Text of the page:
When I heard The Giver was being made into a movie, I was super excited. It was one of those books that was a part of my childhood and helped shape the type of reader I am today. The novel has been banned in several parts of the world. I felt lucky enough that my grade 6 teacher believed in his students to be able to handle the mature themes and reflect on its message.
The story takes place in a seemingly perfect world, one without pain and suffering, war and death, differences or choice. When children turn twelve, they are assigned a role to play for the rest of their lives in the Community. A young boy named Jonas is chosen as the next Receiver of Memory, receiving special training from the Giver who holds all the memories of the true pain and pleasure of life. One memory after the next, Jonas learns the beauty of what life can be and the horrors that have been tucked away.
This time around I won’t be able to accurately compare the movie to the book because it has been quite a while since I read the book, but I’m going to try my best or at least talk about my experience in a general sense.
When the movie trailer first came out, all I saw was full-coloured scenes. If you’ve read the book, you know that no one sees in colour, just black and white. I was definitely worried the film would leave it out because it might not be so well-received by pure movie-goers. It’s such a big part of the novel that it would have left me disappointed not to see it in the movie. Thankfully, there’s beautiful black and white filmography during nearly half of the movie. The cool part was as Jonas received memories of colour, he and the audience started seeing those colours slowly being integrated into his surroundings.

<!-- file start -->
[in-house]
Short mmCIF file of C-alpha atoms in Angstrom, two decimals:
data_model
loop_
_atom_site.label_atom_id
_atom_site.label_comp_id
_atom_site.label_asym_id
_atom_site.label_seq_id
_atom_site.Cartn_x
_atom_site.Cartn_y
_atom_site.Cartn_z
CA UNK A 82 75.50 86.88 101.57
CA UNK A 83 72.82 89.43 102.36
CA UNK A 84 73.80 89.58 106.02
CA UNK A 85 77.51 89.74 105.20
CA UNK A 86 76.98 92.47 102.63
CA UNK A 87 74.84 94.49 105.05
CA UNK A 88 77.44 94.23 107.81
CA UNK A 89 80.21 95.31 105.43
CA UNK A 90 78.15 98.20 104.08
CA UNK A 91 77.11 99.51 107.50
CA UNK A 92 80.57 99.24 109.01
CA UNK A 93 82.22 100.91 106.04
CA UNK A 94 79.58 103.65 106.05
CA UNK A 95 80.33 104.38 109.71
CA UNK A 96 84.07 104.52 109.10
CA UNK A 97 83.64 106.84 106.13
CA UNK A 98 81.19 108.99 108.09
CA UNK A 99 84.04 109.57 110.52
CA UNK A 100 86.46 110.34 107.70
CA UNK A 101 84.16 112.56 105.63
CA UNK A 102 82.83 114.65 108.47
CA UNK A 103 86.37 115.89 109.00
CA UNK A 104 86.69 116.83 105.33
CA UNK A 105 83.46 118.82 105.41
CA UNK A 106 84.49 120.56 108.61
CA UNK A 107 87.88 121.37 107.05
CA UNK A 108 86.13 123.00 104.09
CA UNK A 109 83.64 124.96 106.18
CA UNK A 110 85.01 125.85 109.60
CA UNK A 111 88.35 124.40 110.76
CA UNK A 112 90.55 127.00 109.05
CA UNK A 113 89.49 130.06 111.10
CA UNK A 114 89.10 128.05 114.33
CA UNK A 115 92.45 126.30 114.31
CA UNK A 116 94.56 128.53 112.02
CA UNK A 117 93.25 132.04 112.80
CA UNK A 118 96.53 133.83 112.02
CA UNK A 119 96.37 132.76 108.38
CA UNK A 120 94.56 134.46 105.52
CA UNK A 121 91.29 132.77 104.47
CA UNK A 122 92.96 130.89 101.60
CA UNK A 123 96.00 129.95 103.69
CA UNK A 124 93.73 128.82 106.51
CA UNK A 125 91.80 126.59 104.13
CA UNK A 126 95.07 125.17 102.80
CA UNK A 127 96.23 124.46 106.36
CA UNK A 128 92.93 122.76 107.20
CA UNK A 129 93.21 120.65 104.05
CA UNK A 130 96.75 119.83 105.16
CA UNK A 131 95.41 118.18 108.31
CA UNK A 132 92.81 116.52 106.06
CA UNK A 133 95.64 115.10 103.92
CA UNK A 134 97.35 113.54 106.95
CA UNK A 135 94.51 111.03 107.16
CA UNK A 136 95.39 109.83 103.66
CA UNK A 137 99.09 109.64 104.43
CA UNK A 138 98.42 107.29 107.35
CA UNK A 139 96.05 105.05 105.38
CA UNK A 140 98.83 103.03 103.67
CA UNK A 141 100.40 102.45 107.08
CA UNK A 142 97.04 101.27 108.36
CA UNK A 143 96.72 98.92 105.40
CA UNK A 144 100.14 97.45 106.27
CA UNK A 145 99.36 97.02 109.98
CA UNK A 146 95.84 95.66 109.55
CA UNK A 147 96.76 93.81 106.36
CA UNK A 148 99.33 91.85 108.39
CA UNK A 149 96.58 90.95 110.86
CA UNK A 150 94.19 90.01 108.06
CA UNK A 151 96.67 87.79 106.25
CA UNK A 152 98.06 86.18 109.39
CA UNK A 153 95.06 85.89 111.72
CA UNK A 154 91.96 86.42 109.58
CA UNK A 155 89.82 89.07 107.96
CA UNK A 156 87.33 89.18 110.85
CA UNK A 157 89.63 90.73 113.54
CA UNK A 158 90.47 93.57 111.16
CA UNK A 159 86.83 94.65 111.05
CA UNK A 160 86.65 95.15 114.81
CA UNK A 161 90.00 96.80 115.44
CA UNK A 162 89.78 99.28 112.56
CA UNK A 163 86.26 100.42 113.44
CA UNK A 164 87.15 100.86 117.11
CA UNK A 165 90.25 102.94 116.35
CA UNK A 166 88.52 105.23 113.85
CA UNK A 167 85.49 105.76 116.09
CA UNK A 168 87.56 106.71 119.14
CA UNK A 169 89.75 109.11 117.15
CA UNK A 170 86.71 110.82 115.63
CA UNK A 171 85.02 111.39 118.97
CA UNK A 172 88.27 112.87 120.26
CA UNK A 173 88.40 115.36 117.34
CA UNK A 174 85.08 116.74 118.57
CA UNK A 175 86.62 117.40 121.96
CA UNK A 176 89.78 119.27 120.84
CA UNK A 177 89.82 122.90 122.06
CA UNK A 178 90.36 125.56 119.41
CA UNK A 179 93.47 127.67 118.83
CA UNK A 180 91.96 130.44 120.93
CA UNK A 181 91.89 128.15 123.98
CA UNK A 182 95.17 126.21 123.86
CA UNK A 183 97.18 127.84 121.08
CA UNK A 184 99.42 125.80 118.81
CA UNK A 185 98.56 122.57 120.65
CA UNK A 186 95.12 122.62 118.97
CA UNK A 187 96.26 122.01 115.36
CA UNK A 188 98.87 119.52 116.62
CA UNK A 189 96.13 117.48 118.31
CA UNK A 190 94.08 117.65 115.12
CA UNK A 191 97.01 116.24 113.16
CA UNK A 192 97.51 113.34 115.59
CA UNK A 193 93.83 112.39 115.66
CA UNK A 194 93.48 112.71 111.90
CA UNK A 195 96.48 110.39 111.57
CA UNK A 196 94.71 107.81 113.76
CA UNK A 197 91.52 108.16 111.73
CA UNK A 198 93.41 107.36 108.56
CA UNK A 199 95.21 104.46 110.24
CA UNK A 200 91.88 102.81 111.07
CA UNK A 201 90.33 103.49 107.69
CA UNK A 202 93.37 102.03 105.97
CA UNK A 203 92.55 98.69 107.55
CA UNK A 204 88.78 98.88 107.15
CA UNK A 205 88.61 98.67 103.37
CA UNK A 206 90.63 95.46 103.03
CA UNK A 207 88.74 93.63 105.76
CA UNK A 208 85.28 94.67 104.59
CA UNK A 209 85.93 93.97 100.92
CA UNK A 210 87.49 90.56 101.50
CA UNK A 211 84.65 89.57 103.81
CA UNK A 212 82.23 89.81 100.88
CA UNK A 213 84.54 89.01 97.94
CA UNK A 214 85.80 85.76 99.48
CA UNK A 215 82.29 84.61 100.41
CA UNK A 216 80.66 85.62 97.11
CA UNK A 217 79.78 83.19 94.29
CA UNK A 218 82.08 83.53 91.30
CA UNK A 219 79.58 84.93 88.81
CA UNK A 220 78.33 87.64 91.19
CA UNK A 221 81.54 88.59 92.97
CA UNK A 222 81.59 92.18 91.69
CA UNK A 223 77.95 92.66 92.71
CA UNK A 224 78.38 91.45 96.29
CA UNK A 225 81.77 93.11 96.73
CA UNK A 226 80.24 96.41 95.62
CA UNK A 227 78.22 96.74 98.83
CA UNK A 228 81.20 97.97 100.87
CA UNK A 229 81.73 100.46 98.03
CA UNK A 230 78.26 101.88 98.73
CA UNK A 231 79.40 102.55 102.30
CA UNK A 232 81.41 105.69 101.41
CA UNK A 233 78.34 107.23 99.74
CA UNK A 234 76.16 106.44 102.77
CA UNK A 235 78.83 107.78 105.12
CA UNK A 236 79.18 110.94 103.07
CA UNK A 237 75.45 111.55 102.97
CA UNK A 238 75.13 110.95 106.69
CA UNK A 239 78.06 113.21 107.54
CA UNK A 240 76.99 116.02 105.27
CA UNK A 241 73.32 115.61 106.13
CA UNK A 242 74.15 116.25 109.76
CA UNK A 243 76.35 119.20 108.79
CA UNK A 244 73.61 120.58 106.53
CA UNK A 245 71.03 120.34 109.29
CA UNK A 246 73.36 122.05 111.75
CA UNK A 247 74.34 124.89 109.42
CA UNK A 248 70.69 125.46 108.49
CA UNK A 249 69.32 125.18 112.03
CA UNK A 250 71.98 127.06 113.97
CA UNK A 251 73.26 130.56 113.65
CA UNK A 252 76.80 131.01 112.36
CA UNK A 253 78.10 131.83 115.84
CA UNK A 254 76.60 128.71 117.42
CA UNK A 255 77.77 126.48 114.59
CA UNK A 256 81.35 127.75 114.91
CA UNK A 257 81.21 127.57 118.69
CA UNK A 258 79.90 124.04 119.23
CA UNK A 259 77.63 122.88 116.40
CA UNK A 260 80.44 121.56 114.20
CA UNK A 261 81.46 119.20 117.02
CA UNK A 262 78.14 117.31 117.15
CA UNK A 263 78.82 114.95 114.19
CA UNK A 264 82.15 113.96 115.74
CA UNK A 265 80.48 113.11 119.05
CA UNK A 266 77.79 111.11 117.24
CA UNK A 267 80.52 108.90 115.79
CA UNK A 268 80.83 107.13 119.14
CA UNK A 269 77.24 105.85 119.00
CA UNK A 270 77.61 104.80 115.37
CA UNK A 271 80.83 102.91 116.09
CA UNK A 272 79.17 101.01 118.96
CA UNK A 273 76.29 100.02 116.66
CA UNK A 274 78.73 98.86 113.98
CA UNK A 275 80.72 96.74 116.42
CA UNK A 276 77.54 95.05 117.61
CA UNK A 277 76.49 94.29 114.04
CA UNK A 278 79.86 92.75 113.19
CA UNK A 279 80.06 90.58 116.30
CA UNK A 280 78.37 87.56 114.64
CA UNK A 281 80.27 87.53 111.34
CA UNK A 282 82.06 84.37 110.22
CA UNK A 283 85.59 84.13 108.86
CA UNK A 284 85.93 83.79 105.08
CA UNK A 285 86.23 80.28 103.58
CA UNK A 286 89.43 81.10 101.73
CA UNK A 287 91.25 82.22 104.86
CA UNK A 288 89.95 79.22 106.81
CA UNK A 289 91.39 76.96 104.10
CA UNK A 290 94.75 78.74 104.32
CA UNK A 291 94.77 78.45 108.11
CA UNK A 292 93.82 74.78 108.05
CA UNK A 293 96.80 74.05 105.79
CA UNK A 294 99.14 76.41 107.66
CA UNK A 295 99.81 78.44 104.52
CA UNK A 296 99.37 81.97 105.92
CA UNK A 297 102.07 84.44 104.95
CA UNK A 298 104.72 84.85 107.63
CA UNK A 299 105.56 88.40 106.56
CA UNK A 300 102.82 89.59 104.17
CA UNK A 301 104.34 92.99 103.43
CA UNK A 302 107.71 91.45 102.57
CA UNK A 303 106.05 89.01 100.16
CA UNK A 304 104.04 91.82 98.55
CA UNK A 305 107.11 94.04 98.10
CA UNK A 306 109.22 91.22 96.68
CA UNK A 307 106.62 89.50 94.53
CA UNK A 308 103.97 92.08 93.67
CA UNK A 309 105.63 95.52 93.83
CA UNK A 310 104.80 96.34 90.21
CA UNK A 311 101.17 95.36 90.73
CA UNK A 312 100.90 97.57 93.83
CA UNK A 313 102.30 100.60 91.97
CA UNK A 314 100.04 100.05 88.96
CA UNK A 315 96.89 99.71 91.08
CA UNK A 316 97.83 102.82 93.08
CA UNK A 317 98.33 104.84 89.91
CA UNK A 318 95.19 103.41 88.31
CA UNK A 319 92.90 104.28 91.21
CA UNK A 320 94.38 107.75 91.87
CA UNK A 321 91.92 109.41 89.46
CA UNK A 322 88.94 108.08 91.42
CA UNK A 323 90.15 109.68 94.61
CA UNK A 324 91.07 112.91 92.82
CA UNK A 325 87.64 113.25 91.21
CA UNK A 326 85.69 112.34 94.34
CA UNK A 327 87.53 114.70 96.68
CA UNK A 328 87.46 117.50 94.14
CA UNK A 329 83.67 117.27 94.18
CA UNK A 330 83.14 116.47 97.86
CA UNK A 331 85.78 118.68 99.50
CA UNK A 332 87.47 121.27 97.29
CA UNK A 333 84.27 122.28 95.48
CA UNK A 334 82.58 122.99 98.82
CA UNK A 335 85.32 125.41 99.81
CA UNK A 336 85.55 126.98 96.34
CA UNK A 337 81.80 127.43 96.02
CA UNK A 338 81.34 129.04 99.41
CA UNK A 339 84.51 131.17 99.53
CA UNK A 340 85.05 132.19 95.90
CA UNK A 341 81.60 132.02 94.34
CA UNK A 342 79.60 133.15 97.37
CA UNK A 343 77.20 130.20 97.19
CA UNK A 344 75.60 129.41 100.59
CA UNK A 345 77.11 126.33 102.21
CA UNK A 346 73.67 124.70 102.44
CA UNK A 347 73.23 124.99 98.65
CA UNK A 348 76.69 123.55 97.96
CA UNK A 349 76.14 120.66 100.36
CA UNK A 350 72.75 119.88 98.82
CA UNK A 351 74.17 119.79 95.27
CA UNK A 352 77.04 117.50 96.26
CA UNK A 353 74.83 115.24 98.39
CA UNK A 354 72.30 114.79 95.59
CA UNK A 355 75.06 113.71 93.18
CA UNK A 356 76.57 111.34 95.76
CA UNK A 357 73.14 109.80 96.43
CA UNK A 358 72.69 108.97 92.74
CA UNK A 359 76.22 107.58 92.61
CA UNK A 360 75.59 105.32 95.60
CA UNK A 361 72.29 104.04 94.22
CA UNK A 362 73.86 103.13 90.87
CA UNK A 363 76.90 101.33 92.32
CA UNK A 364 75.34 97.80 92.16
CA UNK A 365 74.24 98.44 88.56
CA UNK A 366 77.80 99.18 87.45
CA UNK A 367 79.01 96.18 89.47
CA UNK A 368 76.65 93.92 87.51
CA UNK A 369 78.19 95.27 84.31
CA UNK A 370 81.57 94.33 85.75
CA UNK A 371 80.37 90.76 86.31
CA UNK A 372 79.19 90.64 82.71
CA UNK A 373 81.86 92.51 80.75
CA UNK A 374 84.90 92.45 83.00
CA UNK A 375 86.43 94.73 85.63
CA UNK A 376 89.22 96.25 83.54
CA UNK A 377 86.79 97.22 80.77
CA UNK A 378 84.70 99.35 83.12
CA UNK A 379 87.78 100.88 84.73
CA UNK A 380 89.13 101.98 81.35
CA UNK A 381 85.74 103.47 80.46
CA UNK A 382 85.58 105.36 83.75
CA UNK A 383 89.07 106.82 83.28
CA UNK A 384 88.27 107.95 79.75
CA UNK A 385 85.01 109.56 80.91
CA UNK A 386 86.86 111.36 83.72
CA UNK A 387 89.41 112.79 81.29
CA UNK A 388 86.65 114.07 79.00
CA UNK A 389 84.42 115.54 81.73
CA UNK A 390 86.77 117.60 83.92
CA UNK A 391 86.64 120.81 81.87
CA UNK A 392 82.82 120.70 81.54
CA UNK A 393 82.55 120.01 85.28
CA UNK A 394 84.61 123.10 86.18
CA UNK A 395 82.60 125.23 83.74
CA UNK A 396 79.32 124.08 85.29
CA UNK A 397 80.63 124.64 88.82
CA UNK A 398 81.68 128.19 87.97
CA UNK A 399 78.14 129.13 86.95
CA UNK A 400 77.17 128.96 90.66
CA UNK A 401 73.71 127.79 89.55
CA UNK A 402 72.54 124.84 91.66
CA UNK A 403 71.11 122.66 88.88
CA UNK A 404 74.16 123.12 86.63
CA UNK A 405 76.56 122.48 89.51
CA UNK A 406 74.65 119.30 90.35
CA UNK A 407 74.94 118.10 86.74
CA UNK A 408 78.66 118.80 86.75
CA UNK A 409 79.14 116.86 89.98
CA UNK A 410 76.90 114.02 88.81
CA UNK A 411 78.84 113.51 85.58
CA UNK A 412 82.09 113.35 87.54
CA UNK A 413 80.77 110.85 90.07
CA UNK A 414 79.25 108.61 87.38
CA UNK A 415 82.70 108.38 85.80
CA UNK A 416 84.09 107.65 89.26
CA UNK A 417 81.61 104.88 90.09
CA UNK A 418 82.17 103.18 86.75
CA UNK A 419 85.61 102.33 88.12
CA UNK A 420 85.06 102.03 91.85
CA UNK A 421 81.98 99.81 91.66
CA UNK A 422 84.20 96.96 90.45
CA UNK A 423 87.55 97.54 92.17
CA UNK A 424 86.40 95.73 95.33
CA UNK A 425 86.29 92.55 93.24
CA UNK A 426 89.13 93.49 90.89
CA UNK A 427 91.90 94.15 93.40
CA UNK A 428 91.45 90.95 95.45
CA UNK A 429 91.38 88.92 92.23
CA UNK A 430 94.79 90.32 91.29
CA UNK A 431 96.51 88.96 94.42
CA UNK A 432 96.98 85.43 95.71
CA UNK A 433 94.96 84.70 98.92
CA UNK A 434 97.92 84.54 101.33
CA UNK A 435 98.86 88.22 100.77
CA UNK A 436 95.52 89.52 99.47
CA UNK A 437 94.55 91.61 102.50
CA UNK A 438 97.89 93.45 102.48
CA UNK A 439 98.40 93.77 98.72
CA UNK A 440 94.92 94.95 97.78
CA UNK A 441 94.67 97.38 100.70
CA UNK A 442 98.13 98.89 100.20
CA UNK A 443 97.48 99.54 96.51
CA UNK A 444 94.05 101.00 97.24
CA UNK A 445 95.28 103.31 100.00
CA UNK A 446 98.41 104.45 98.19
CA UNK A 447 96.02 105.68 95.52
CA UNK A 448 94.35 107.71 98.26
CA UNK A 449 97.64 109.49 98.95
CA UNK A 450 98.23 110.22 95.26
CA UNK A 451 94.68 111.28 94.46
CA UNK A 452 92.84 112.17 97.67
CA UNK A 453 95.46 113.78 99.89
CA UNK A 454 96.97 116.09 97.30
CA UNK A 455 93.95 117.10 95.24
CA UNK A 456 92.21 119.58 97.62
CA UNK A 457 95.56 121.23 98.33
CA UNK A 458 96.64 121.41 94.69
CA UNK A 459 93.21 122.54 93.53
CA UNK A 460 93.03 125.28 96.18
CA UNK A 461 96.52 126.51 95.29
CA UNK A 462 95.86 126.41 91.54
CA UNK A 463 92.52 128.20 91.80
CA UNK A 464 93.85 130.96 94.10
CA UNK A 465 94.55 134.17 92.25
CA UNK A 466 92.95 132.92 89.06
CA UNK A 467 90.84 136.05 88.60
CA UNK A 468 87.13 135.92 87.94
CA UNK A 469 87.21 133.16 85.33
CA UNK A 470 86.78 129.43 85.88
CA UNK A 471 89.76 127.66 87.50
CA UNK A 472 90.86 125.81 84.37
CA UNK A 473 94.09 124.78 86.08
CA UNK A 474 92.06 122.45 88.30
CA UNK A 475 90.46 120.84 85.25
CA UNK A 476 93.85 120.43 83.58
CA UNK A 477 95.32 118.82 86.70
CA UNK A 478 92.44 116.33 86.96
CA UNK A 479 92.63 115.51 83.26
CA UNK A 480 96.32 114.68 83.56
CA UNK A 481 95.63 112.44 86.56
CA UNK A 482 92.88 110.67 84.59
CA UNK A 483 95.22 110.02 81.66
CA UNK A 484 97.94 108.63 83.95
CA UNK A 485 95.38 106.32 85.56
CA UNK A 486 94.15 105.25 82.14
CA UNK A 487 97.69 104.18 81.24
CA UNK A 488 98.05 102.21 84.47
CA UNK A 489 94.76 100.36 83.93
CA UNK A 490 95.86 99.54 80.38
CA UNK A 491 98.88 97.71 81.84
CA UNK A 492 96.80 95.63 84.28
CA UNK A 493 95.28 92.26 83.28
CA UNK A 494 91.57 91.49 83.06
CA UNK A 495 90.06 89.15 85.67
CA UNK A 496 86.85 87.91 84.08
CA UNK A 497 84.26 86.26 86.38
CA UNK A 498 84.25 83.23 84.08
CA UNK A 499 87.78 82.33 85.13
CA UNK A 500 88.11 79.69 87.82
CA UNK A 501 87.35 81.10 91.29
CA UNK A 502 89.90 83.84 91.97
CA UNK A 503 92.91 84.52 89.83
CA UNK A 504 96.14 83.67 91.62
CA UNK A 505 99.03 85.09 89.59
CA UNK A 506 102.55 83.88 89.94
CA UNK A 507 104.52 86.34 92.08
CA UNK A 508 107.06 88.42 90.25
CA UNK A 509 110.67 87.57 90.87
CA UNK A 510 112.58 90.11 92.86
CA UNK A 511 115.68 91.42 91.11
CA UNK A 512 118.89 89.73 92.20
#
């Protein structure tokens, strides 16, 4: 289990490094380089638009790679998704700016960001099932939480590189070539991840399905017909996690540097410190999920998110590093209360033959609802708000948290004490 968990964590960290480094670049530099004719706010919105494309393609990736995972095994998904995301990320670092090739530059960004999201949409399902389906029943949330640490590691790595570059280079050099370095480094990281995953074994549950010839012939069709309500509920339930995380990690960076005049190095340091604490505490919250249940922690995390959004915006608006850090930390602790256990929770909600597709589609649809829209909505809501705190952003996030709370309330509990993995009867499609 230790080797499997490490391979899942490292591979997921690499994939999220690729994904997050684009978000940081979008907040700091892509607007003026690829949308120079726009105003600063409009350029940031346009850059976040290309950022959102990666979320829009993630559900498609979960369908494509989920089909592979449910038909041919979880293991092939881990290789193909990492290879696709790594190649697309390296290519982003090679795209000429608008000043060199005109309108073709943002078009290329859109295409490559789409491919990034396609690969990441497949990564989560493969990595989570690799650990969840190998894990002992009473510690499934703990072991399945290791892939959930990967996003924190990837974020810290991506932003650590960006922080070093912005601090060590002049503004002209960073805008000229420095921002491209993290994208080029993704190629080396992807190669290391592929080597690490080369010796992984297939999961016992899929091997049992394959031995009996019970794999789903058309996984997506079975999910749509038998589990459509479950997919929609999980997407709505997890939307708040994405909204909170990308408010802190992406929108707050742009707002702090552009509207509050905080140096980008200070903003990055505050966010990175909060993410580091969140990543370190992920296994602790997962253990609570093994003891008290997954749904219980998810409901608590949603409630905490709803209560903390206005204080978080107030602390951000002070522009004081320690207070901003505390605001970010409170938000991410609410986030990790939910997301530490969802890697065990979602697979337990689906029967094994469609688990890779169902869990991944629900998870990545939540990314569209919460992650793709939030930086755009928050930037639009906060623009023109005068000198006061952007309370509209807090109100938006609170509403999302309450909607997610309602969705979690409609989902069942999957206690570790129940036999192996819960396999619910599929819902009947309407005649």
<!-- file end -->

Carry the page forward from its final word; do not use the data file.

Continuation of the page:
I also loved how the movie presented the act of Jonas receiving memories. There were both beautiful and horrifying images of the world, its animals and environment. Overtime, Jonas became a part of the memories, experiencing what war was like and being surrounded by death. He got to see a sunset and the ocean. He enjoyed happiness and love at a joyous celebration. Much like the novel, the audience becomes an omnipotent entity, seeing and hearing everything Jonas does.
With any movie, certain decisions are made to entice more people to see the film. This leads me to my next point that Jonas and his friends seem much older than in the book. Jonas is twelve in the novel, but seems to be in his teens in the movie. This allows an element of romance to happen between Jonas and Fiona. It didn’t bother me much as it would other people because I understood it from a film industry standpoint. Besides, the novel is so small to begin with something needed to be added to keep an audience’s attention.
That being said, there were a lot of slow gaps due to the novel being so short. Unlike a novel that is a little meatier where an editor can pick and choose what to cut out, a short story forces someone to add scenes that wasn’t there before and can leave some readers to movie goers a little disgruntled. I think The Giver would have been better off being untouched or turned into a short so the pacing could have moved a little more quickly and the plot could become a little tighter.
In my opinion, the movie is a one-time watching experience. The book, however, is something I will continue to re-read over and over again for years to come.
Book Rating: 5/5
Film Rating: 2.5/5
*Disclosure: An advance screening ticket was provided from the film company or a third-party source. This is an honest review; the opinions within this review are solely my own, not that of the film company, the publisher or the author.